A few weeks ago I was the sickest I’ve been in years.
In fact, I haven’t really had so much as a sniffle for at least five years and this flu & sinus infection hit me like a ton of bricks. Yep, I had both.
I could barely get out of bed. The first doctor told me to just go home and rest, but the second visit to an urgent care Physician’s Assistant a few days later told me that I needed an antibiotic for the sinus infection. After six days of misery I gave in and took the antibiotic. It worked wonders and I woke up feeling like a new person the day after I started it. I’m very grateful for modern medicine and the fact that I have access to it. But like many things in life, there are trade-offs.
Antibiotics get a really bad rap for being overused, and rightfully so. They can harm the good bacteria in your gut.
Overuse of antibiotics and taking them when you don’t necessarily need them can be extremely harmful to your gut flora, which is the microbiome of bacteria in your digestive system that affects almost every system in your body. But, antibiotics can be very useful when needed and I’m so grateful to the Physician’s Assistant who told me I needed one.
Now that the antibiotic killed the bacteria causing my sinus infection, it also likely killed a lot of my good gut bacteria, too. I want to share these important tips with you to help you recover from taking an antibiotic if you ever find yourself in a similar situation.
How To Recover From Antibiotics With Probiotics
It’s even more important to take care of your gut flora during and after a round of antibiotics by:
1) Eliminating any added or excess sugar from foods. The “bad” bacteria thrive on sugar in your gut so it’s important not to feed it any excess sugar, and
2) taking extra probiotics, both in supplement form and in naturally fermented foods.
Each day while on an antibiotic and for one week after be sure to include:
- 2-3 doses of a probiotic supplements per day (I use USANA Health Sciences)
- 1 kombucha tea per day
If you’re new to kombucha, it’s a fermented tea that is naturally rich in probiotics and has a yummy sour zing to it. Try a mango or berry flavored one if you’re new. I personally love the ginger or exotic flavored ones.
- 1/2 – 1 cup of fermented veggies each day
I really like the Wildbrine brand, they make salsas, pickles, sauerkraut, kimchi & lots of other yummy fermented foods, you can find them at most natural grocery stores in the refrigerated section. Canned sauerkraut does not contain probiotics, look for a naturally fermented/refrigerated one.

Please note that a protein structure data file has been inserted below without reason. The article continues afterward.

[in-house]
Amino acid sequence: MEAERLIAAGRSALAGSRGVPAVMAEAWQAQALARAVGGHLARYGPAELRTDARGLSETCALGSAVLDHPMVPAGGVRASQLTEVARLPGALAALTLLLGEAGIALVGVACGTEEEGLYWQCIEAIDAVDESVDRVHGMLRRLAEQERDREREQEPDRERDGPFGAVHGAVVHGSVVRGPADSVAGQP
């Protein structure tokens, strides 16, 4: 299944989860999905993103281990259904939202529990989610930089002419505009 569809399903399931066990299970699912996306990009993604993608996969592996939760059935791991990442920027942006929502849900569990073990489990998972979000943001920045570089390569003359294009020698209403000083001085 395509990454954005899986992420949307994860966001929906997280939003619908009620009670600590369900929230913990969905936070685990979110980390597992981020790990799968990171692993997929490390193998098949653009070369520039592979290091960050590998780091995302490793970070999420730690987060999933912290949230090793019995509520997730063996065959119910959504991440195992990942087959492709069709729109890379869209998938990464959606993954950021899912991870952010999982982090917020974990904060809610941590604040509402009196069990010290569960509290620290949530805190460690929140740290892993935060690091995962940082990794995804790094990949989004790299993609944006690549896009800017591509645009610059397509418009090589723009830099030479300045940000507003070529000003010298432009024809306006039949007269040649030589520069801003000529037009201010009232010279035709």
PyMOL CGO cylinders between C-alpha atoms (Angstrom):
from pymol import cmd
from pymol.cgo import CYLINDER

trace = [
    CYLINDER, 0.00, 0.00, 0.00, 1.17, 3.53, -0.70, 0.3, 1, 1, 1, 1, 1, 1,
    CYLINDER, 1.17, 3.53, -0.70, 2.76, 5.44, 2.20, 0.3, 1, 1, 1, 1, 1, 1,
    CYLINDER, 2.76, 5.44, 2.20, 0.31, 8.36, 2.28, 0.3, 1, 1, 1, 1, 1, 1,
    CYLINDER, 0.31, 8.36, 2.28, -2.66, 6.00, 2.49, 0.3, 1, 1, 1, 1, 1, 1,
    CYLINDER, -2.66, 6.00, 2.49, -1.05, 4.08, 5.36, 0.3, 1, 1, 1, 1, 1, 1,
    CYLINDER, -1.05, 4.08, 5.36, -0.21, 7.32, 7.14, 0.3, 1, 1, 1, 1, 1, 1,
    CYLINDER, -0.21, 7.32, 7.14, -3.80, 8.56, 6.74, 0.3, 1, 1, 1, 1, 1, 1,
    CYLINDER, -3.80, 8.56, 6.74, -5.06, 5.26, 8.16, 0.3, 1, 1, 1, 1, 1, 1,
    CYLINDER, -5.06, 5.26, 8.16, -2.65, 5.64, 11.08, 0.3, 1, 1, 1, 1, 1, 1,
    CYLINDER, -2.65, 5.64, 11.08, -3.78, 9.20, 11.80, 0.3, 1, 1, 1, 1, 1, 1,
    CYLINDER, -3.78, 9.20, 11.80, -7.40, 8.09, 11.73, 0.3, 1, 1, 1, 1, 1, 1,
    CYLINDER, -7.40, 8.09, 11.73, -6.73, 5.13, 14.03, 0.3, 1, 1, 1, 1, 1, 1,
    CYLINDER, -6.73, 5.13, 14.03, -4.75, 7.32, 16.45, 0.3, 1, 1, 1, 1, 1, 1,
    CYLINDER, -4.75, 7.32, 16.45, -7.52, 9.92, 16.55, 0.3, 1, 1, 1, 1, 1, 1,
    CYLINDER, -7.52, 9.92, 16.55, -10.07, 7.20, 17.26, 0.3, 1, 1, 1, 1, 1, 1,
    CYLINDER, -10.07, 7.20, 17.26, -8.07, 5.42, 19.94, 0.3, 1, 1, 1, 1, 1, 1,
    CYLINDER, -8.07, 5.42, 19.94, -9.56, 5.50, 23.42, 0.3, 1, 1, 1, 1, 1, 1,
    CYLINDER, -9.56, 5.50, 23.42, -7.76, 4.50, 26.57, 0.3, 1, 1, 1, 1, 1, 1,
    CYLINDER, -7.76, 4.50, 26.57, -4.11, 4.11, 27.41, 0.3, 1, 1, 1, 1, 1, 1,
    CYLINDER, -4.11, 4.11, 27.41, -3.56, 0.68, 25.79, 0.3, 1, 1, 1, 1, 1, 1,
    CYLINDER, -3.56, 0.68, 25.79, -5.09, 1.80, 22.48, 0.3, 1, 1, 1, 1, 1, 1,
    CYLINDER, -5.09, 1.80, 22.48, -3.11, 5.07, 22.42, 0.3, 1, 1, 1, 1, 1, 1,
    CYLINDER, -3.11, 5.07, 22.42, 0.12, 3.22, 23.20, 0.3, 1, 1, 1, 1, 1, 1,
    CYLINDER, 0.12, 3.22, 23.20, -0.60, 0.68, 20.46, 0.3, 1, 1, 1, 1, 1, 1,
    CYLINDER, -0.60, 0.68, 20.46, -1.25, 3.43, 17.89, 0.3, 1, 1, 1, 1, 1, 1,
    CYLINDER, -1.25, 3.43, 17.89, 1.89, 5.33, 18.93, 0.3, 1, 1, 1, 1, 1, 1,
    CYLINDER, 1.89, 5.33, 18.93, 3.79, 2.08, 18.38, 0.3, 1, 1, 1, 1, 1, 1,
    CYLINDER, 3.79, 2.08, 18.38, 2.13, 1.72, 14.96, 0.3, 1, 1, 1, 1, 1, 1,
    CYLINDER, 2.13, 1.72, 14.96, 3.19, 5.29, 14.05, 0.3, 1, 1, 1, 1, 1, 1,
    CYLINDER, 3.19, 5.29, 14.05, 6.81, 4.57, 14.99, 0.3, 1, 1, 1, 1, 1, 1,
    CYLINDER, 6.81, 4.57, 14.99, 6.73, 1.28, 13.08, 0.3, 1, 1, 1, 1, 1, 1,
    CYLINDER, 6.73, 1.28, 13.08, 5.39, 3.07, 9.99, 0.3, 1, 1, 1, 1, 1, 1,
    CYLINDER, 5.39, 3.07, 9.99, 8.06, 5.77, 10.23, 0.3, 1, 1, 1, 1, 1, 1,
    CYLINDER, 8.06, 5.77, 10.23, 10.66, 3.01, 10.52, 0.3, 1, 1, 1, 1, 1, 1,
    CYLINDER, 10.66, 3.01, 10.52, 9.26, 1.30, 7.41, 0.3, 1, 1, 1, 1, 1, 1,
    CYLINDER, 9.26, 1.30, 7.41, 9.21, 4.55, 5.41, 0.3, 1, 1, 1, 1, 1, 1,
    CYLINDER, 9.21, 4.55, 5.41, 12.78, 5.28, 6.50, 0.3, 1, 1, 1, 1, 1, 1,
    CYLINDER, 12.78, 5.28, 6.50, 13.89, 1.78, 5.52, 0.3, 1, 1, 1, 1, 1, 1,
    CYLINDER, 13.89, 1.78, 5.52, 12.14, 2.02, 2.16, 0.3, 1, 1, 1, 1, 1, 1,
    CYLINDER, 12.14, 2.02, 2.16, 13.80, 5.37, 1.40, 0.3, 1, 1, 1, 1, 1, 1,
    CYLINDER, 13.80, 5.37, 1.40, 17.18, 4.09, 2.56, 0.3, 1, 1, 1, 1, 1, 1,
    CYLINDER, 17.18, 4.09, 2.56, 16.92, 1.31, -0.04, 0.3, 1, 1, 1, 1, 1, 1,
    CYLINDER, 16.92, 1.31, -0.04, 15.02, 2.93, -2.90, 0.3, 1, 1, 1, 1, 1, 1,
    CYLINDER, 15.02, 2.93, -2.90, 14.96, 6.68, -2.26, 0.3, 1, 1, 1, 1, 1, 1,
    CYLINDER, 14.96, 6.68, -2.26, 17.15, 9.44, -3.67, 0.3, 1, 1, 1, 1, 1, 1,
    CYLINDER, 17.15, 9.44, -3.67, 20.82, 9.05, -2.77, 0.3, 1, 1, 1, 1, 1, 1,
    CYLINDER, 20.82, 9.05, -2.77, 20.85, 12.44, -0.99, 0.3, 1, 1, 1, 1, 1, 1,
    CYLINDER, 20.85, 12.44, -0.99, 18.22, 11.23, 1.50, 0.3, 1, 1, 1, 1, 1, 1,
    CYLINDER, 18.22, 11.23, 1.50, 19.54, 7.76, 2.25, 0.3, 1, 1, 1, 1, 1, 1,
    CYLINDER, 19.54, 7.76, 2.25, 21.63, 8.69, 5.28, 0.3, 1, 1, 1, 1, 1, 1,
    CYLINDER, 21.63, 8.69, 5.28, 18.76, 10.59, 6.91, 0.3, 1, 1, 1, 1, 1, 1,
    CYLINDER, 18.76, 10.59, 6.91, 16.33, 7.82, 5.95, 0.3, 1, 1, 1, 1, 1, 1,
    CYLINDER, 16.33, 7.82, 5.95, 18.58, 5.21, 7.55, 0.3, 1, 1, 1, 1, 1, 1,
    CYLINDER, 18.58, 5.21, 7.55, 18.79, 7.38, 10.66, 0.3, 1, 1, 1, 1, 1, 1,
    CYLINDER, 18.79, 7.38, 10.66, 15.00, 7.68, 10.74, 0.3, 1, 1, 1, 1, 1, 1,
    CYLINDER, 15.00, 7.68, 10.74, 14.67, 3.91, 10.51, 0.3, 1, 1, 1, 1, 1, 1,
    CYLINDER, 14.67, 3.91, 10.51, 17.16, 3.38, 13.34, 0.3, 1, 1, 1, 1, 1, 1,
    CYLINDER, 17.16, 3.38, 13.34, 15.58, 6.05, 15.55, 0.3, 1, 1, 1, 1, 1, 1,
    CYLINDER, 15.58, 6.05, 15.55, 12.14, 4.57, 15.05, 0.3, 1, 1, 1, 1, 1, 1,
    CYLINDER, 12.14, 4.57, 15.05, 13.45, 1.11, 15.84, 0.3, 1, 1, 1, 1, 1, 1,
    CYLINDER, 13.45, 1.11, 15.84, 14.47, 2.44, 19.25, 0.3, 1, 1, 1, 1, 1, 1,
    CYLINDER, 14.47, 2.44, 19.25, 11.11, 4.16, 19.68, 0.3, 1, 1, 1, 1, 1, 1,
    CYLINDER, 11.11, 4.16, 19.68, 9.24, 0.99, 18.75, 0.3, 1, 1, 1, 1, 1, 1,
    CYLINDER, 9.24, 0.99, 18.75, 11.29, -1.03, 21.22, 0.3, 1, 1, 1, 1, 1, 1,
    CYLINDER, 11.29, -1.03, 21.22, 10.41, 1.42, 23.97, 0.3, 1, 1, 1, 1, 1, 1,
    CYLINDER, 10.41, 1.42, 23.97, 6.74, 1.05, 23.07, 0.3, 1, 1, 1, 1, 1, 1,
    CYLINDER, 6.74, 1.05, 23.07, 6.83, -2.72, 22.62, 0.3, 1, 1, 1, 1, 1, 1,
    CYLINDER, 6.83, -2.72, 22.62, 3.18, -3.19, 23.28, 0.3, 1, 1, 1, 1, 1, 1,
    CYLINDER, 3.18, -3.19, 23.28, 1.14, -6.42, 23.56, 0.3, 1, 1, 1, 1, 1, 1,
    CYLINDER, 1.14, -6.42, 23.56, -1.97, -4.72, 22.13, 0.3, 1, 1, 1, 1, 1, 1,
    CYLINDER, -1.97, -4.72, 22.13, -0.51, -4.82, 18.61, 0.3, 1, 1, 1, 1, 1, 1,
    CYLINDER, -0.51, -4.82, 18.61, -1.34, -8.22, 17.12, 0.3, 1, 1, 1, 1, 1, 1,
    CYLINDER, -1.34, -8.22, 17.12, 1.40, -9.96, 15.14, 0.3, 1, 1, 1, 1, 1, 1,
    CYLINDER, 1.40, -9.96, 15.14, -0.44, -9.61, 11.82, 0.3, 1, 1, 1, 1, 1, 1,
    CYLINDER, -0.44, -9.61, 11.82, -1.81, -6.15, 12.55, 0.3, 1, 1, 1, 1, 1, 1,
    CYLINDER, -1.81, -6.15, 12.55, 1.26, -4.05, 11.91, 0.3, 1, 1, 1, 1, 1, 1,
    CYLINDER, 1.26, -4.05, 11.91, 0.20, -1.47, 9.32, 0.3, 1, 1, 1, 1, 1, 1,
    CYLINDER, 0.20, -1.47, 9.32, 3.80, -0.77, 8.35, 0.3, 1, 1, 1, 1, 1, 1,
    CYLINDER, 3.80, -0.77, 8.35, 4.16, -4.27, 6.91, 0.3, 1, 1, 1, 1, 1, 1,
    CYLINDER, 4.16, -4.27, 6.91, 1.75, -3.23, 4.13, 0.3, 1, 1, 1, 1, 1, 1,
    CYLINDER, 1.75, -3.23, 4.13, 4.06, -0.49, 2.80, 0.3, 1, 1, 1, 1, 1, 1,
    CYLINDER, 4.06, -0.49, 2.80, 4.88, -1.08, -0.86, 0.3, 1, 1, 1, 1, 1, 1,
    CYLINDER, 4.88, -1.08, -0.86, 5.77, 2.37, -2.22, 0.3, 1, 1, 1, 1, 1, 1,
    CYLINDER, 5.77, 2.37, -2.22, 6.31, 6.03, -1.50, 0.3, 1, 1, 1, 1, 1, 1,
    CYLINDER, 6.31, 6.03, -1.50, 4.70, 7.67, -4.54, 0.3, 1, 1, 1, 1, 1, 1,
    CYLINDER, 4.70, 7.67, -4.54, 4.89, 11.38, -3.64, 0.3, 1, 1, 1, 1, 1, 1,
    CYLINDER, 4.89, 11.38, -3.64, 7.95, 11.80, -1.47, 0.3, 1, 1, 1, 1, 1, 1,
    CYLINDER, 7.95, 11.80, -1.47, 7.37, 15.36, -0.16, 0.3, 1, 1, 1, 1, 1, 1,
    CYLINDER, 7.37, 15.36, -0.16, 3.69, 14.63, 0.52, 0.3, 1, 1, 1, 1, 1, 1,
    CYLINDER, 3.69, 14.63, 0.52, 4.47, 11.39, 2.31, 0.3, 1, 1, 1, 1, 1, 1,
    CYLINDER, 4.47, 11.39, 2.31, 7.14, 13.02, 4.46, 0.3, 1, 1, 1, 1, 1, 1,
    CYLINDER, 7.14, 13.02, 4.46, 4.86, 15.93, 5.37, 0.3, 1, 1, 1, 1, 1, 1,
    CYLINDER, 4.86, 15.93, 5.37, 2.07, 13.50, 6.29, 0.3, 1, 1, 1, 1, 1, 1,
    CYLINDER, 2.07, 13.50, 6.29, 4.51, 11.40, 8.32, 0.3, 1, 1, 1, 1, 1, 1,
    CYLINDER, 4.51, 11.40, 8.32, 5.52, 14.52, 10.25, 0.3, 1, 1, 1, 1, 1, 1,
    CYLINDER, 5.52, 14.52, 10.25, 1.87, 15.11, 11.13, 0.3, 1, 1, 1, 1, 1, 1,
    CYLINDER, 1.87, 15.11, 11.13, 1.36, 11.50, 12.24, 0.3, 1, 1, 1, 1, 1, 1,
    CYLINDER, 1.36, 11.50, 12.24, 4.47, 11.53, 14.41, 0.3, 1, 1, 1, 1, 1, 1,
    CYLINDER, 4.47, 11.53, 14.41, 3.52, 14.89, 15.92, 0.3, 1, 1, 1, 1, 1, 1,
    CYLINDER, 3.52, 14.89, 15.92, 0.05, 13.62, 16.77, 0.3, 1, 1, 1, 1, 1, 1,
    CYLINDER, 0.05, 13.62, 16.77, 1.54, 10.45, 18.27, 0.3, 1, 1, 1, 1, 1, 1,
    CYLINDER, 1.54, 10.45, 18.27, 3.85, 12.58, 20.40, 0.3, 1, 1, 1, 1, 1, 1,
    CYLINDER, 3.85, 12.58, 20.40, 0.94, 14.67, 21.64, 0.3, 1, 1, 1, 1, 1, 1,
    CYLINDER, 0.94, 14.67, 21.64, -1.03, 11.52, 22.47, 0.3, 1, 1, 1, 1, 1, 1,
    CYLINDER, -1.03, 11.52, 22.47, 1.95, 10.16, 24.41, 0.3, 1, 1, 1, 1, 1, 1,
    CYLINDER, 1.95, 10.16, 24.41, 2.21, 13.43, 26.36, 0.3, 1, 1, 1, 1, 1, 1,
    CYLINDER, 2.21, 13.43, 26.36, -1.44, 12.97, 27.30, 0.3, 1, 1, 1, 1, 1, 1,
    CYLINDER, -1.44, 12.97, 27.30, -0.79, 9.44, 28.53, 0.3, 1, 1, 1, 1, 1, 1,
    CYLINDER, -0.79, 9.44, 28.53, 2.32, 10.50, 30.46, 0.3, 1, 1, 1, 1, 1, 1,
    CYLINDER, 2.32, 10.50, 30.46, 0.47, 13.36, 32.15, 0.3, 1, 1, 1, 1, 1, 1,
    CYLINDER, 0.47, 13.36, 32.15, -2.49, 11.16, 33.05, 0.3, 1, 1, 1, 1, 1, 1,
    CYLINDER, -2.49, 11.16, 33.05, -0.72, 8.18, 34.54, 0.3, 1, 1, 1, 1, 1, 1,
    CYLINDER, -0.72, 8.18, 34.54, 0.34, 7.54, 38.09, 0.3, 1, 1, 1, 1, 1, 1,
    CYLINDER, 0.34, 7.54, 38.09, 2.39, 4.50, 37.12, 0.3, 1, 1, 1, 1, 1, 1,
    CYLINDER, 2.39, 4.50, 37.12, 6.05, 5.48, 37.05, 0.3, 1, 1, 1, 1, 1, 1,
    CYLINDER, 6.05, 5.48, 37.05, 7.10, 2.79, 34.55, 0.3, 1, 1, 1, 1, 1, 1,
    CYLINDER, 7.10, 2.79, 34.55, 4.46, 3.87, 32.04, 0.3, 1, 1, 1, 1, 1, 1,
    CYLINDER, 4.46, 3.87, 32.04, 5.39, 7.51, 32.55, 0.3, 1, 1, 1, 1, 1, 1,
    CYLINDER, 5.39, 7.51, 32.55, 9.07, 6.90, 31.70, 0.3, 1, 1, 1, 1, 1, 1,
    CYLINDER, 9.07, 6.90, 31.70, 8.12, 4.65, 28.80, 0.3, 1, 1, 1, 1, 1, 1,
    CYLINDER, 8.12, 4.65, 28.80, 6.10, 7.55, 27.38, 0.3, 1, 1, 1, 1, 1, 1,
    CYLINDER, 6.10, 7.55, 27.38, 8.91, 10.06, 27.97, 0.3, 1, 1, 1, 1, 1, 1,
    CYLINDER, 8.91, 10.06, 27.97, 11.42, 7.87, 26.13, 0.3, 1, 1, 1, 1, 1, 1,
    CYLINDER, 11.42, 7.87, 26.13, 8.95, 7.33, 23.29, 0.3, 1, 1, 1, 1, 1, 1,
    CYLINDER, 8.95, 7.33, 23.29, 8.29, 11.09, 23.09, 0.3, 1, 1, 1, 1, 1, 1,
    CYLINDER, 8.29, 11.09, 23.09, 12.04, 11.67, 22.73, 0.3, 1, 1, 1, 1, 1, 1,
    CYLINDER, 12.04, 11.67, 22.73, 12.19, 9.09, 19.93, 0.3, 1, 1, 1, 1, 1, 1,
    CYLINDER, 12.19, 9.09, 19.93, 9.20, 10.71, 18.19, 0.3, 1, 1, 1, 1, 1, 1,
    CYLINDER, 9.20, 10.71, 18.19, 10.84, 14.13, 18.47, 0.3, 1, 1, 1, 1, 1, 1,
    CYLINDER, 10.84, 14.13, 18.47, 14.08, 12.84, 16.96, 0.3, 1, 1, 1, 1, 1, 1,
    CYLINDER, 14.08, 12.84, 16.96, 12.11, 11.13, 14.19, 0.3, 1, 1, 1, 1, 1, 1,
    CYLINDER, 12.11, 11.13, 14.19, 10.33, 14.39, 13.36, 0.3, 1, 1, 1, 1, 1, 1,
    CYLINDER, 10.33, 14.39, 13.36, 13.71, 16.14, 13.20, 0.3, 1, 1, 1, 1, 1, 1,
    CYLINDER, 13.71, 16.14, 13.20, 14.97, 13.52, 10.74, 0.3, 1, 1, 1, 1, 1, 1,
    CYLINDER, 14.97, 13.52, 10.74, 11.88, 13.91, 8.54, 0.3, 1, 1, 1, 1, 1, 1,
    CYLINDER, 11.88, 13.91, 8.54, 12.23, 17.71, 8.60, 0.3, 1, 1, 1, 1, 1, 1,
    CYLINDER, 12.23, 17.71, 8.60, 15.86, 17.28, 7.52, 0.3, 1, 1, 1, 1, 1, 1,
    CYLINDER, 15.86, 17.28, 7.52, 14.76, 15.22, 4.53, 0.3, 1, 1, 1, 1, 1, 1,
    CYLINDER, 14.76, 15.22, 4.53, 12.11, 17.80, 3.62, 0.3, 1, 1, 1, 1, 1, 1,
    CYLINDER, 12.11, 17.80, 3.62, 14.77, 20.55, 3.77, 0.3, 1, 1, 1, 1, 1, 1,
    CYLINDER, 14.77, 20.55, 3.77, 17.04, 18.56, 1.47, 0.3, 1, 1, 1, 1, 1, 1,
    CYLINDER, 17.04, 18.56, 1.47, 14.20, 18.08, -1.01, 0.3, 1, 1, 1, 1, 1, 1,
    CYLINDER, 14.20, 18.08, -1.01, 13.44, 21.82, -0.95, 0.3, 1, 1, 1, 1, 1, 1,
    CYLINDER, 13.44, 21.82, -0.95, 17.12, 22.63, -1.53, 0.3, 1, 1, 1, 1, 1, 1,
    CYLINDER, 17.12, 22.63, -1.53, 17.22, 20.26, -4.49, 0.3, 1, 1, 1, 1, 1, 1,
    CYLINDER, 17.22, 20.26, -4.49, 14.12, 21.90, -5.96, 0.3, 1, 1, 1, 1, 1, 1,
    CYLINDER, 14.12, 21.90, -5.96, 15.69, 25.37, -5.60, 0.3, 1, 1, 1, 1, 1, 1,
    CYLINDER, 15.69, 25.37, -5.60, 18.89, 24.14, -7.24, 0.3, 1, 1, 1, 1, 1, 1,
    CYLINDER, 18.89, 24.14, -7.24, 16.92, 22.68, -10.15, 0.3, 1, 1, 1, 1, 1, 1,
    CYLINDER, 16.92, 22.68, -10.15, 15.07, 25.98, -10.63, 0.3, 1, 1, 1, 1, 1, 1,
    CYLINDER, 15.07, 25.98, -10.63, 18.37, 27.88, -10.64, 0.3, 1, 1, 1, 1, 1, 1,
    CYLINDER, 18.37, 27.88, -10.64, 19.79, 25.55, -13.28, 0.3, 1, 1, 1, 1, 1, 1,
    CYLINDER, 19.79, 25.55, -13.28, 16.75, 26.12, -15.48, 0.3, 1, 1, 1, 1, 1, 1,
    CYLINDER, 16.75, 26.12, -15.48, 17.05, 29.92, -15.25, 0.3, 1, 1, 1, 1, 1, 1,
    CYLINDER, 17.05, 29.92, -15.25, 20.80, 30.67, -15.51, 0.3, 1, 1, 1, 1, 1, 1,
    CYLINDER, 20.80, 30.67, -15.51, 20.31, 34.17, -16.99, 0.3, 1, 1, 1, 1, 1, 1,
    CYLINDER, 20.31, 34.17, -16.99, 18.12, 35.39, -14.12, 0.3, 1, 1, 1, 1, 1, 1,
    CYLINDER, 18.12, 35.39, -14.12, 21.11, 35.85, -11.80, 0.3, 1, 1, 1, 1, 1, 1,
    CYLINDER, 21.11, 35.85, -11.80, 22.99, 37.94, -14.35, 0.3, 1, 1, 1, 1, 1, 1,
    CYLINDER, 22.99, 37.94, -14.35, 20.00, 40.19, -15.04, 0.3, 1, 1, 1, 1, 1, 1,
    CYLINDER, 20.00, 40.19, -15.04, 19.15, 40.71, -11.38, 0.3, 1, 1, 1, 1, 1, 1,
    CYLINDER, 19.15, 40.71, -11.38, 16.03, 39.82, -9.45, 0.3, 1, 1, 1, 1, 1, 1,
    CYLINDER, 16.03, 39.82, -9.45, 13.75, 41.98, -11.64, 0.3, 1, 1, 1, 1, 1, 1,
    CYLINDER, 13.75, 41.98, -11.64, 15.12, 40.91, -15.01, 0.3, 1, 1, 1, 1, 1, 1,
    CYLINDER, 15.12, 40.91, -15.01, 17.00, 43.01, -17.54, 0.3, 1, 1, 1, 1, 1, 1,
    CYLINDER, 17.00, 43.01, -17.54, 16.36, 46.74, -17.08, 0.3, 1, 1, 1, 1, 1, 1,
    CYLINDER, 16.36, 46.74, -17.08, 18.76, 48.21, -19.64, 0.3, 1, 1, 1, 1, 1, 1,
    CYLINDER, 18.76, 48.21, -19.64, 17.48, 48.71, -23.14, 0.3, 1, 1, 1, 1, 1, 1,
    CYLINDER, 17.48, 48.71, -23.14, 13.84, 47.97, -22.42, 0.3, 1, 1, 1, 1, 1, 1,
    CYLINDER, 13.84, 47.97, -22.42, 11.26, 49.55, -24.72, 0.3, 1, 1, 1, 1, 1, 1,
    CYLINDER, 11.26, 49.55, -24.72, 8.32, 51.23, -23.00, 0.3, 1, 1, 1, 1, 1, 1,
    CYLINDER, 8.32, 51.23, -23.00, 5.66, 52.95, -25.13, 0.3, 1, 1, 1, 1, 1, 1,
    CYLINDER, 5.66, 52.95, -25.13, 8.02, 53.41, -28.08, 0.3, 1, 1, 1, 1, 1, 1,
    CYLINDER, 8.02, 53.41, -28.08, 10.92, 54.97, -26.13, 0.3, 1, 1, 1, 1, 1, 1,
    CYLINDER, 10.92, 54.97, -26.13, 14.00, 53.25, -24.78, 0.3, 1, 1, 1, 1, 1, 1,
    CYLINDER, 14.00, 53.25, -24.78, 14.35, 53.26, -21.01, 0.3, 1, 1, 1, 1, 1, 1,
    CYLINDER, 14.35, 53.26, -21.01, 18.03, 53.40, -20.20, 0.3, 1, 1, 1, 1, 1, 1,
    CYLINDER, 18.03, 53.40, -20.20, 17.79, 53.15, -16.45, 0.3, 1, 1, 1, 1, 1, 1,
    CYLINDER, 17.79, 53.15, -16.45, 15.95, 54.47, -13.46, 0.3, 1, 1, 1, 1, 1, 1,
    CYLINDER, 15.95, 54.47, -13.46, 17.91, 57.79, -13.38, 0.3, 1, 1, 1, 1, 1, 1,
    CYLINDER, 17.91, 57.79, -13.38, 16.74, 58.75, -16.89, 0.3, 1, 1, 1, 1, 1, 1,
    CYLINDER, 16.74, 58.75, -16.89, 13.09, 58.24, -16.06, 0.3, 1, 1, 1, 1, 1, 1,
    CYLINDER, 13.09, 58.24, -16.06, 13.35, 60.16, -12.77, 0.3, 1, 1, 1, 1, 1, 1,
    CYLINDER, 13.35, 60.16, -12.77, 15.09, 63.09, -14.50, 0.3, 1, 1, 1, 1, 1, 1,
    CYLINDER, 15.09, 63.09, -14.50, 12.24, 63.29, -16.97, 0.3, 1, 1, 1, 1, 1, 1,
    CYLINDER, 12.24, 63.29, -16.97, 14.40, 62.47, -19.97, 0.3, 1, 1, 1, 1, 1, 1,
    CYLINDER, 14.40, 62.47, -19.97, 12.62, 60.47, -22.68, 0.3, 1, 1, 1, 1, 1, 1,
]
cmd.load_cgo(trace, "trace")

Probiotics need what we call prebiotics to thrive. Prebiotics are a nondigestible food ingredient that promotes the growth of beneficial microorganisms in the intestines, which is mainly fiber. Things like fibrous veggies (e.g. artichokes, garlic, onions, asparagus), oats, bananas, legumes, and any fiber labeled inulin are natural prebiotics.
- All other foods consumed should be very low sugar foods, and no excess or added sugar of any kind as sugar promotes the overgrowth of bad bacteria. This is not the week for chocolate cake and ice cream, and also be mindful of added sugars in all foods you eat.
- Yogurt and kefir also contain natural probiotics and can be a good source of probiotics if you tolerate dairy, just be sure to always choose the unsweetened/low sugar varieties. And since dairy can contain extra pesticides and hormones, look for organic when you can, too.
Oh, and for inquiring minds, yes, beer and wine and fermented. But they don’t count 🙂 The sulfates, other ingredients, storage process and alcohol kill off most of the probiotics.
I hope this helps you feel better if you find yourself on antibiotics. Again, it’s always important to take care of your gut flora and incorporate probiotics into your eating habits, it’s just extra important while taking an antibiotic.
Two allergy seasons in a row I ended up on antibiotics for sinus infections, and am still paying for it. This third allergy season I went to a holisitc doctor and when one was starting, she told me to put oil of oregano in my neti pot. It was like pouring fire through my nose, but it stopped the infection in its tracks. How I wish I’d known earlier!! Still recovering from all the allergies those two rounds created, and appreciate the article on rebuilding gut health.
Do you know of a probiotic or regimen that is good/safe for children? I really don’t know much about them so I worry giving something to my child that I am unsure of. A little background, my 8 year old has had stomach/digestive issues for months now. May not seem like a long time, but for an 8 year old whose stomach hurts most of the time or is miserable because she’s so bloated, it is. My heart breaks for her. We’ve seen her doctor several times, done specimen samples and blood tests; all of which have come back normal. I wonder if something like this could be beneficial for her. Thanks in advance!